— Susan Johnston (@UrbanMuseWriter) April 28, 2014
The secret to freelance success isn’t secret. It takes work, excrutiating attention to detail, the ability to ask tough quesitons, negotiating
skills chutzpah, and above all, writing chops.
That’s a succinct summary of advice I shared during a teleclass on freelance success that took place early today and was sponsored by the Society of American Business Editors and Writers (SABEW), a professional group open to staff and self-employed buisness and finance journalists.
The other speakers sharing advice during the call were Jennie Phipps, freelance writer and owner of the Freelance Success website; and freelance technology reporter Jonathan Blum, aka the Digital Skeptic. Daniel P. Ray, editor in chief of CreditCards.com, moderated the hour-long session.
In case you missed the call, I’m sharing some of what I discussed, plus links to popular WordCount posts on interviewing and writing that I provided to everyone who called in — scroll to the end of the post to see them.
SABEW posted a recording of the one-hour call on its website here: Past Teletraining – Freelance Training: Secrets to Success.
Thanks to the following freelancers who tweeted nuggets from the teleclass, some of which I’ve embedded in this post –Susan Johnston, Vanessa Richardson and Fiona Young-Brown.
The keys to freelance success
There’s no magic formula that you can follow to become a successful freelance writer, no short cut to self-employed fame and fortune, no secret website that’s going to pay you $3 a word for articles you can write off the top of your head. If there were, there’d be a whole lot more people trying to make it as freelancers than there already are. The secret is simple: work hard and be the best writer you can be. When it comes to the nitty-gritty of running a freelance business, apply the same rigor you bring to reporting, analysis and writing to the way you run your freelance business.
1. Use your network.
Keep in touch with people you’ve worked with before – editors and writers. You never know when someone will switch jobs or get promoted and be in the position to farm out assignments. Keeping in touch doesn’t have to mean emailing people asking for work. It could be a card at the holidays to say how much you enjoyed working with them over the past year, or connecting on LinkedIn, or sending them a link to an article you think they might be interested in, or RT them on Twitter. Make it genuine.
2. Think like an editor.
When you’re working on an assignment, ask yourself, what would my editor want? Make their job easier – that could mean including a suggested title, description, keywords, non-copyrighted photos, statistics for a graphic, links to primary source material for fact checking purposes, etc. File your stories on time. Write what you say you’re going to write. Turn rewrites around quickly.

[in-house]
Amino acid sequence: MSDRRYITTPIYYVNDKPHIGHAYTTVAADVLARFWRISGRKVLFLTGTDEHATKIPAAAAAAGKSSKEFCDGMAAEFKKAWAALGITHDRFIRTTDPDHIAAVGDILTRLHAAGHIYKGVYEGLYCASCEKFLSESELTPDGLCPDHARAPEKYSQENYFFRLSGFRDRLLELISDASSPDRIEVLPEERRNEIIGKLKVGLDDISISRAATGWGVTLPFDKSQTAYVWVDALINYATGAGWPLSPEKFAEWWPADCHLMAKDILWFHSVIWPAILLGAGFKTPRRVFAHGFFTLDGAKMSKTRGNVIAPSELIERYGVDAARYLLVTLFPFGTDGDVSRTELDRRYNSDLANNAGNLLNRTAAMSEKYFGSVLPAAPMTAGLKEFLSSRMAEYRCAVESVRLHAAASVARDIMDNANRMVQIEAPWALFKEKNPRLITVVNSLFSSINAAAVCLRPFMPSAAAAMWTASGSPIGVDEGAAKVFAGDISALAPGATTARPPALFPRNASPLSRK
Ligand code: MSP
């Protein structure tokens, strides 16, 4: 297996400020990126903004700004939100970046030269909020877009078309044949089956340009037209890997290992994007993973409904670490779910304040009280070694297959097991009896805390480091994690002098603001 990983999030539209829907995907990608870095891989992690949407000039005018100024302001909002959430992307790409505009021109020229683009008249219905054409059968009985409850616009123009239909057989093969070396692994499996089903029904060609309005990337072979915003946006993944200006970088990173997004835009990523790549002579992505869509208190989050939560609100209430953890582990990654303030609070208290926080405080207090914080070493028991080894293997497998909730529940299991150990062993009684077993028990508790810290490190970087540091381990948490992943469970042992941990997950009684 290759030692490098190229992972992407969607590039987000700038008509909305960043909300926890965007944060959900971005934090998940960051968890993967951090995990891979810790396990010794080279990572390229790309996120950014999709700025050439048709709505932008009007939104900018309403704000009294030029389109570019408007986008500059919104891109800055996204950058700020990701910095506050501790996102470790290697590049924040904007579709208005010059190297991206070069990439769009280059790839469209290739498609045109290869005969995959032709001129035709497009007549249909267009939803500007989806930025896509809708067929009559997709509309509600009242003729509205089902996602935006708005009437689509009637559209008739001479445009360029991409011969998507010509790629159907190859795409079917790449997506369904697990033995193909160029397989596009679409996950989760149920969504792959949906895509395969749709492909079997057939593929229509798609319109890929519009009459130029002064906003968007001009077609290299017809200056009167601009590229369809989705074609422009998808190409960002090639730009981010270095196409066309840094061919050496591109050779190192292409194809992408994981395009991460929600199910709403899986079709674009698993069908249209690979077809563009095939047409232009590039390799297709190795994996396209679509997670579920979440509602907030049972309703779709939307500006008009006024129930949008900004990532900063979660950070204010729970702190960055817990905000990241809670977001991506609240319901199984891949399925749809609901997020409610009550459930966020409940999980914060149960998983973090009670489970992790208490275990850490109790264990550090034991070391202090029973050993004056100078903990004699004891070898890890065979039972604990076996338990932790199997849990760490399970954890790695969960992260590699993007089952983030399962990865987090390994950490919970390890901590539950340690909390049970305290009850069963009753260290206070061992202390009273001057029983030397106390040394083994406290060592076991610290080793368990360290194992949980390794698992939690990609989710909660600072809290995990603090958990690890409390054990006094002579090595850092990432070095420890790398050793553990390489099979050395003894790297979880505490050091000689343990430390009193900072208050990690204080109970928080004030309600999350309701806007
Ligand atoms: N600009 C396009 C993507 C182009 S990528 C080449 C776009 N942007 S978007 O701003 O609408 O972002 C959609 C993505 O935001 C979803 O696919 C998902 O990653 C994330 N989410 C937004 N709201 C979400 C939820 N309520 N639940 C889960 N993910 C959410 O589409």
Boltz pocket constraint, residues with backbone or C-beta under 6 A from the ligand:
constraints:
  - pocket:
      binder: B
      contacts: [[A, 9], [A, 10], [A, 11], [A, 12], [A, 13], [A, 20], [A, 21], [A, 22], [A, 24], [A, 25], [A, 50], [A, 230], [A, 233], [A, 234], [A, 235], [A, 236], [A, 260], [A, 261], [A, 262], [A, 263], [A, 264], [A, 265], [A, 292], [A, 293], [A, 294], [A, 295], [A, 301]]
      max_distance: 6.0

3. Ask the tough questions.
This goes for sources and editors. A lot of freelancers don’t like confrontation, don’t like conflict, are nervous about asking the touch questions. Get over it. Your interviews will be better. And you’ll do better in negotiations with editors.
4. Pick up the phone.
On FLX, I see a lot of writers posting questions about how to handle this or that situation with a story that could be easily dealt with by a quick call or note to their editor asking for direction. Editors aren’t the enemy, they’re not somebody you should be afraid of. They’re on your side. They have a vested interest in helping make your story the best it can be. And you aren’t working with editors who’ll take your call or get back to you on a question right away, find editors to work with who will!
5. Run the numbers.
If you’re negotiating an assignment, don’t say yes before you have a chance to pencil out if the dollars and cents make sense. That could mean telling an editor you’ll have to think about it and get back to them, so you have a few minutes to determine if the assignment meets the hourly rate you need. Don’t feel compelled to say yes to everything, either;
Be the best reporter and writer you can be
Here’s a list of links to popular WordCount posts on writing basics:
On research, reporting and interviewing
- 7 steps to becoming a trendspotting ace
- Getting sources to talk: Secrets from an ex-FBI profiler
- Asking the hard question: Top 10 interview tips
- Stalking the reluctant source: 10 secrets to getting anybody to talk
- 5 secrets of successful interviewers, or how to get sources to tell you anything
- 12 insider interview tips from 2 accomplished writers
- 8 secrets for getting better HARO (crowdsourcing) query results
- New ways to use LinkledIn to find story sources
- Dear WordCount: Is it OK to conduct interviews via email?
- Goodbye Google: 8 Internet search alternatives
- 8 online search tips from research ninja Marshall Kirkpatrick
- Writing basics: The lead
- Back to basics: The nut graph
- Why good writing is all about context
- Writing basics: The deck
- Back to basics: The quote
- How to write fast
- More tips for writing fast
- A few words on writing short
- Everything you need to know about word counts but were afraid to ask
- Exorcise these filler words from your writing
- How to keep your writing fresh
- 4 simple steps writers can take to become better proofreaders
- 7 steps to cutting a story that’s too long
Famous writers on writing
- 10 things J.K. Rowling taught me about writing
- 10 writing lessons from Annie Proulx
- My 5 favorite books on writing
- 6 writing lessons from Barbara Kingsolver
- 6 writing lessons from Pulitzer Prize winning biographer Stacy Schiff